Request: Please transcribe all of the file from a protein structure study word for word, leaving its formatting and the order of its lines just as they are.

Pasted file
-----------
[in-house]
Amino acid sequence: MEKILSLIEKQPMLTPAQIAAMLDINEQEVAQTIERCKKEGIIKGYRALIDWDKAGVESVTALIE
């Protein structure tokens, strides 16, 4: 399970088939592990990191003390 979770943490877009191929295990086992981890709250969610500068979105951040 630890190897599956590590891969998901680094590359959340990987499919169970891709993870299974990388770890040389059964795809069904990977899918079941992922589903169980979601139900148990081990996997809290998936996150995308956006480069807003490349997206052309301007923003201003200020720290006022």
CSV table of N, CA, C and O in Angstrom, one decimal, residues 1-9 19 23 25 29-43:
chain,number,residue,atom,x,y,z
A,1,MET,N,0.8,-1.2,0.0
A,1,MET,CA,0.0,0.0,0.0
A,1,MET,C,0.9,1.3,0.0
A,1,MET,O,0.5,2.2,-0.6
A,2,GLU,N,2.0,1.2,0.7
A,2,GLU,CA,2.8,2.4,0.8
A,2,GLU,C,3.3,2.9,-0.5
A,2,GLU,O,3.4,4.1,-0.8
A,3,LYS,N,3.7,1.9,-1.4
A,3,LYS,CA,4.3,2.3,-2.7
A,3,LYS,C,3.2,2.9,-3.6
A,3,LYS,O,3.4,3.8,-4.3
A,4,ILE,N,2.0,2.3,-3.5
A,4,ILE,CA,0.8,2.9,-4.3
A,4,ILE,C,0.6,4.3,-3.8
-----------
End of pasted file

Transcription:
[in-house]
Amino acid sequence: MEKILSLIEKQPMLTPAQIAAMLDINEQEVAQTIERCKKEGIIKGYRALIDWDKAGVESVTALIE
């Protein structure tokens, strides 16, 4: 399970088939592990990191003390 979770943490877009191929295990086992981890709250969610500068979105951040 630890190897599956590590891969998901680094590359959340990987499919169970891709993870299974990388770890040389059964795809069904990977899918079941992922589903169980979601139900148990081990996997809290998936996150995308956006480069807003490349997206052309301007923003201003200020720290006022």
CSV table of N, CA, C and O in Angstrom, one decimal, residues 1-9 19 23 25 29-43:
chain,number,residue,atom,x,y,z
A,1,MET,N,0.8,-1.2,0.0
A,1,MET,CA,0.0,0.0,0.0
A,1,MET,C,0.9,1.3,0.0
A,1,MET,O,0.5,2.2,-0.6
A,2,GLU,N,2.0,1.2,0.7
A,2,GLU,CA,2.8,2.4,0.8
A,2,GLU,C,3.3,2.9,-0.5
A,2,GLU,O,3.4,4.1,-0.8
A,3,LYS,N,3.7,1.9,-1.4
A,3,LYS,CA,4.3,2.3,-2.7
A,3,LYS,C,3.2,2.9,-3.6
A,3,LYS,O,3.4,3.8,-4.3
A,4,ILE,N,2.0,2.3,-3.5
A,4,ILE,CA,0.8,2.9,-4.3
A,4,ILE,C,0.6,4.3,-3.8